(b) Over the State's hearsay objection, Berry was allowed to testify on direct that prior to the shooting, he "started hearing the rumors about [a person] said [Kelly] was going to kill me. . . ." Prior to cross-examination of Berry, the court instructed the jury that it had allowed Berry to testify about hearing of the threats because it was part of Berry's defense. Berry maintains that his counsel was ineffective for failing to object to the instruction because it was tantamount to a judicial comment on the sufficiency of the evidence in violation of OCGA § 17-8-57.
The court's statements did not violate the statutory prohibition. The court was not expressing an opinion about the credibility of Berry's defense, but rather was attempting to instruct the jury that any hearsay was not probative evidence of the alleged threats by Kelly.
(c) Berry claims that his counsel was ineffective for failing to object to the court's jury charge on impeachment of a witness, which charge he contends was error under James v. State, 180 Ga. App. 7 ( 348 S.E.2d 502) (1986). The claim fails. The problem highlighted in James is language in the charge, which in isolation, appears to usurp the jury's right to determine for itself the credibility of a witness, even if that witness has been successfully impeached. However, as was discussed in James, such an instruction on impeachment must be read in conjunction with the entire jury instruction and provides no cause for reversal if the court's instruction in its entirety makes it plain that the jury is the sole judge of witness credibility. Such was the case here. Both before and after the language at issue, the court clearly apprised the jury of the fact that it was the exclusive judge of the credibility of the witnesses.
The court charged:"[T]hat to impeach a witness is to prove to the satisfaction of a jury that such witness is not worthy of belief. One of the methods known by law for impeaching a witness is by proof of contradictory statements previously made by such witness as to matters material to the testimony and to the case; another is by disproving facts testified to by such witness. Now, if any effort has been made to impeach a witness, it is a question for the jury to determine whether or not such effort has been successful. If a witness should be successfully impeached; that is to say, if it should be shown to the satisfaction of a jury that such witness is not worthy of belief, then, in that event, it would be the duty of the jury to disregard the testimony of such witness unless the same is corroborated by other credible and unimpeached testimony, either direct or circumstantial. The jury being the exclusive judges of the credibility of the witnesses, it is for them to determine the credit that shall be given to any witness who testified."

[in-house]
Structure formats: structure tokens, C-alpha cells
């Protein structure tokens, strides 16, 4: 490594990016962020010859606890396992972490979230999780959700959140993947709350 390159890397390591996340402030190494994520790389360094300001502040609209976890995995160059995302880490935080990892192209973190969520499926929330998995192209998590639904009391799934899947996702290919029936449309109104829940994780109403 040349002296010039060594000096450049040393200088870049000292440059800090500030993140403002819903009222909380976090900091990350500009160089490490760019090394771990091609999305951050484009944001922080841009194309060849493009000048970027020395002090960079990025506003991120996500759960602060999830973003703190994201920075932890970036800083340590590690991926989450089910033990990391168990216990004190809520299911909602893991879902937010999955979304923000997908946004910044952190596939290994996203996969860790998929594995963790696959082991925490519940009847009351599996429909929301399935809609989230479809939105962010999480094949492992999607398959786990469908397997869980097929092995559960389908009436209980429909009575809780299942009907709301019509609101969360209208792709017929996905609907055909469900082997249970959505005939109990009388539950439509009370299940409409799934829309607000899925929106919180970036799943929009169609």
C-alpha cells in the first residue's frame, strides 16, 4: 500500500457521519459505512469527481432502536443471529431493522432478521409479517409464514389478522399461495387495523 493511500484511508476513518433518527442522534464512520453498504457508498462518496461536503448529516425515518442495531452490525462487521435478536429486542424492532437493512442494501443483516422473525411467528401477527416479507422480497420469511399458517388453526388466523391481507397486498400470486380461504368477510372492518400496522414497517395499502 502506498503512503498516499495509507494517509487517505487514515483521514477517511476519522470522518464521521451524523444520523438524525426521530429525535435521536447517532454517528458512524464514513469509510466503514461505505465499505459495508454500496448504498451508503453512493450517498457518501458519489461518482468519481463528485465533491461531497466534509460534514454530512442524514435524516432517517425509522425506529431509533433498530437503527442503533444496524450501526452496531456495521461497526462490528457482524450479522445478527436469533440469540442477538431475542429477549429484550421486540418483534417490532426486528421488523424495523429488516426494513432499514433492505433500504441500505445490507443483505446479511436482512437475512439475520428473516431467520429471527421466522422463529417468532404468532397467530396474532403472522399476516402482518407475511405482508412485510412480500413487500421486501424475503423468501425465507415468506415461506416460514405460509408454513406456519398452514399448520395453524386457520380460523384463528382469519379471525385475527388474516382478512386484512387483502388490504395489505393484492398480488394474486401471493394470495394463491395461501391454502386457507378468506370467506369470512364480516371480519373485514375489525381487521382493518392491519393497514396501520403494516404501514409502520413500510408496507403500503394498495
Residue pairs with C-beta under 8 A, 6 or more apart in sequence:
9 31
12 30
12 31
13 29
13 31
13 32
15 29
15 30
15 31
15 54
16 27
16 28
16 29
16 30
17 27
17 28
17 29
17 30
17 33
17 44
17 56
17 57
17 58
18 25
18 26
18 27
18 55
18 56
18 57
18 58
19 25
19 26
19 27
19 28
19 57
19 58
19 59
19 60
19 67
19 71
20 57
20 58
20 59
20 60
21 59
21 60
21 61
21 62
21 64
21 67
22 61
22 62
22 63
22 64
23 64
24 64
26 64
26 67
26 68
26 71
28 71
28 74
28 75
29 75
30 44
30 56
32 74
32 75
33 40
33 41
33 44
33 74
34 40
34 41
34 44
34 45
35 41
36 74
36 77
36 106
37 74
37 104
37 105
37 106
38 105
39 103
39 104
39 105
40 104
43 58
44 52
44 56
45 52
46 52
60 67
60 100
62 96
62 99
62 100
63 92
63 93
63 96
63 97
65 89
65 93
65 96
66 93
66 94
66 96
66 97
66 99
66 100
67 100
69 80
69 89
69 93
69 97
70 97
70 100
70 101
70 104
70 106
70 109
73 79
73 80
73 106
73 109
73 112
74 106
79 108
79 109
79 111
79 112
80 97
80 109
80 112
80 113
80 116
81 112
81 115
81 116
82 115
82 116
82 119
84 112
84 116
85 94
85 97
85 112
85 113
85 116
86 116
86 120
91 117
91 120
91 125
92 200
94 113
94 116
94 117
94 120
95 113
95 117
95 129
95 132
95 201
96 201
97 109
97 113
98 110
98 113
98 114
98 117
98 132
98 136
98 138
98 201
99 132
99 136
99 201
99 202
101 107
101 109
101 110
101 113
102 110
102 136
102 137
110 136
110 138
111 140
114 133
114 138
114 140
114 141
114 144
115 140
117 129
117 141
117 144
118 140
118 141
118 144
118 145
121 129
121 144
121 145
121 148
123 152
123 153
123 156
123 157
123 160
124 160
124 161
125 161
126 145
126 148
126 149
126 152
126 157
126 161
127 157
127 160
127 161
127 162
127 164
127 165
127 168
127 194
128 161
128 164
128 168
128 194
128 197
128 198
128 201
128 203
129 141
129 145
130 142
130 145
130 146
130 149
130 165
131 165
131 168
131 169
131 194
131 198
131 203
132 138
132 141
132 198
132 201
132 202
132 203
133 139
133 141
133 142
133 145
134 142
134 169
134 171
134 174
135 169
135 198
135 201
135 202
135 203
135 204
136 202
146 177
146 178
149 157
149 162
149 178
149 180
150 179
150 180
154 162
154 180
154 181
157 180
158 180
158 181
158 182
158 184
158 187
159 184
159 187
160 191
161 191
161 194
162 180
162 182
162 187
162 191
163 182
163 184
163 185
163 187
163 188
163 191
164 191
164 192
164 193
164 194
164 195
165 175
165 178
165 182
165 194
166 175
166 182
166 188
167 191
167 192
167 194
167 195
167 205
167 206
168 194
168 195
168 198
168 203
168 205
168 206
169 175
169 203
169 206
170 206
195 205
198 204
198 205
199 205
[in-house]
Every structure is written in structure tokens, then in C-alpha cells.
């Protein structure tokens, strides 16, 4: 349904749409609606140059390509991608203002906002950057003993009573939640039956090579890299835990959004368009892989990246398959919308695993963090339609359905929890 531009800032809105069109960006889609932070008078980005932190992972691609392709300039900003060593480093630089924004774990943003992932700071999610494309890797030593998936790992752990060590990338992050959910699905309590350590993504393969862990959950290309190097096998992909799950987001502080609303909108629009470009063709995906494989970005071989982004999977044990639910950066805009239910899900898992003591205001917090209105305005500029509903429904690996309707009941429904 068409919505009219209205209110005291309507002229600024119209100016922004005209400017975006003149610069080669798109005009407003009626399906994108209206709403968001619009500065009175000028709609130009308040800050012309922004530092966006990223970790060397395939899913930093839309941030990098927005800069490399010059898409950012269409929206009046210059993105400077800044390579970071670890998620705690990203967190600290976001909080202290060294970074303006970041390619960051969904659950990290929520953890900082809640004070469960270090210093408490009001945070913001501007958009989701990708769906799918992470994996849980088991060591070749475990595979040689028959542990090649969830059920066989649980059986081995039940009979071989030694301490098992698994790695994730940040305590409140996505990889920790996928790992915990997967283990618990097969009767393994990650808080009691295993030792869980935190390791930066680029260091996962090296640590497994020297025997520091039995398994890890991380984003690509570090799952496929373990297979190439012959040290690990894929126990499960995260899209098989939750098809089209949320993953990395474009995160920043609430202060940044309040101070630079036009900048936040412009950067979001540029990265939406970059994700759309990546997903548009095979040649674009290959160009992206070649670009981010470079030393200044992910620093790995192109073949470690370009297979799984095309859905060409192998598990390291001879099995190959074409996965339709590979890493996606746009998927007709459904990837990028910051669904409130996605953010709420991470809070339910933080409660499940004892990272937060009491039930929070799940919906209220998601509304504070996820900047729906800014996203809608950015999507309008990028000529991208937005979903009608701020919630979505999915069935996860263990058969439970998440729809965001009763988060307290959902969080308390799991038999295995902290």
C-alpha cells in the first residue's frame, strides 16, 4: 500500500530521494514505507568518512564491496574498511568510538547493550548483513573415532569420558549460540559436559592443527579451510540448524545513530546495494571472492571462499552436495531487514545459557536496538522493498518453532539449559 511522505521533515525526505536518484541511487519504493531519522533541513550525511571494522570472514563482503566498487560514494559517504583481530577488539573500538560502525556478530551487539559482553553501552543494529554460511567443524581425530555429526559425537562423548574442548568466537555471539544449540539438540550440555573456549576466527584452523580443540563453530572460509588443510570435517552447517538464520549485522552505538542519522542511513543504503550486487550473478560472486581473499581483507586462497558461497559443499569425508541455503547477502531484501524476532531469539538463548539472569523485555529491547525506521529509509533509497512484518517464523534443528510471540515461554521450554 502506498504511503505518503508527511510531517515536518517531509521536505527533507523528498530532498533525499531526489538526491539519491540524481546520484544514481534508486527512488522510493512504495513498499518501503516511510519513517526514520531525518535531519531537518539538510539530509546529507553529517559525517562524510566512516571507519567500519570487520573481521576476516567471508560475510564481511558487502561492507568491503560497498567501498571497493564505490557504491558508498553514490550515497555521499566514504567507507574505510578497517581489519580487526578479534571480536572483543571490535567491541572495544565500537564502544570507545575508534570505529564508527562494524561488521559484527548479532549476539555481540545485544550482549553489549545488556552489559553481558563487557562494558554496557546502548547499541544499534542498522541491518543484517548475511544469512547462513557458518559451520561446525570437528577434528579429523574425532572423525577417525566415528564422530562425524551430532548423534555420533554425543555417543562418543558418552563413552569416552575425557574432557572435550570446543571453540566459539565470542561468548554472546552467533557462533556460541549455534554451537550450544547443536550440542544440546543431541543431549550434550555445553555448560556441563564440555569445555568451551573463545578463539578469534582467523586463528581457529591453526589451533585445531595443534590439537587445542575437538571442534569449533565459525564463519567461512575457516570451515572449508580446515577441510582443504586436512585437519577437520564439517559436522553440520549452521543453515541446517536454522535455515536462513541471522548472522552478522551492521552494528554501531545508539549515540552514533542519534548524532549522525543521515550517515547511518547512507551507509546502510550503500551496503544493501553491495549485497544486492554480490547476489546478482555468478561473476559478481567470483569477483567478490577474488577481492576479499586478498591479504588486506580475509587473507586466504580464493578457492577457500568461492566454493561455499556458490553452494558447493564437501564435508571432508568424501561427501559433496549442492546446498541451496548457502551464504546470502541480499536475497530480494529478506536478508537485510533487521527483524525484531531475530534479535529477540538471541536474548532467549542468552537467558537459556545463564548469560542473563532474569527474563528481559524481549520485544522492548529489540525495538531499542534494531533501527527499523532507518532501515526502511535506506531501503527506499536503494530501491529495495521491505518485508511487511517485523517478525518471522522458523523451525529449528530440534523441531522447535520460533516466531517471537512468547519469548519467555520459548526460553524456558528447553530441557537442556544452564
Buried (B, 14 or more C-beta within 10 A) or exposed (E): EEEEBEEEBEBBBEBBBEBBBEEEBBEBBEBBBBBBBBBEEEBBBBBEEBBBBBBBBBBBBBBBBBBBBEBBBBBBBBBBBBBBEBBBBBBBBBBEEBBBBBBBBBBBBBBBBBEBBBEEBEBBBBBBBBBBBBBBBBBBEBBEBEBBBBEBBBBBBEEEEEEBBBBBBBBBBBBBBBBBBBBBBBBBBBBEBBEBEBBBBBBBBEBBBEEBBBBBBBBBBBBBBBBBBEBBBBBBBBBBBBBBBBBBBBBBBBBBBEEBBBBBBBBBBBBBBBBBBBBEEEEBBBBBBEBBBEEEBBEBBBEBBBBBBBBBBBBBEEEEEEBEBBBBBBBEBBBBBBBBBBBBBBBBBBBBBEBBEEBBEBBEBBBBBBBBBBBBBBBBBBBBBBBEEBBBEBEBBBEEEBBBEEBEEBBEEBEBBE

(d) Berry contends that his counsel was ineffective for failing to object to the court's instruction that should the jury believe from the evidence as a whole that the defendant is guilty beyond a reasonable doubt, "it would be their duty to convict." While it is clearly the better practice to inform the jury that it "would be authorized to find the defendant guilty," the charge as given may fail to provide any basis for reversal. Sutton v. State, 262 Ga. 181 (2) ( 415 S.E.2d 627) (1992). The single objectionable phrase in the context of the whole charge did not misdirect the jury concerning its lawful obligations. Lemay v. State, 264 Ga. 263, 266 (4) ( 443 S.E.2d 274) (1994).
(e) Berry claims that his counsel was ineffective for not objecting to the court's joint references to him and co-defendant Kelly throughout its charge thereby "allowing the jury to convict [him] upon a finding that [Kelly] was guilty beyond a reasonable doubt." The claim is unavailing. The trial court clearly instructed the jury about its duty to consider each charge in the indictment against each defendant separately and that the guilt of one defendant was not a finding of guilt as to the other. See George v. State, 260 Ga. 809, 810 (5) (a) ( 400 S.E.2d 911) (1991).
The court charged in pertinent part: "I want to caution you that you need to keep in mind that you have to make a decision with respect to each count or to consider each count separately. In other words, because you decided one way with one count, that's the way all the other counts go. You are required to look at each count and make a determination with respect to each count, if you can, as to the defendants' guilt or innocence, and you are to do that with each defendant. In other words, because you find one guilty does not mean that you automatically find the other guilty. You have to look at the evidence as it applies to each defendant on each count and make your determination and make sure that your verdict shows that you have considered each one. . . ."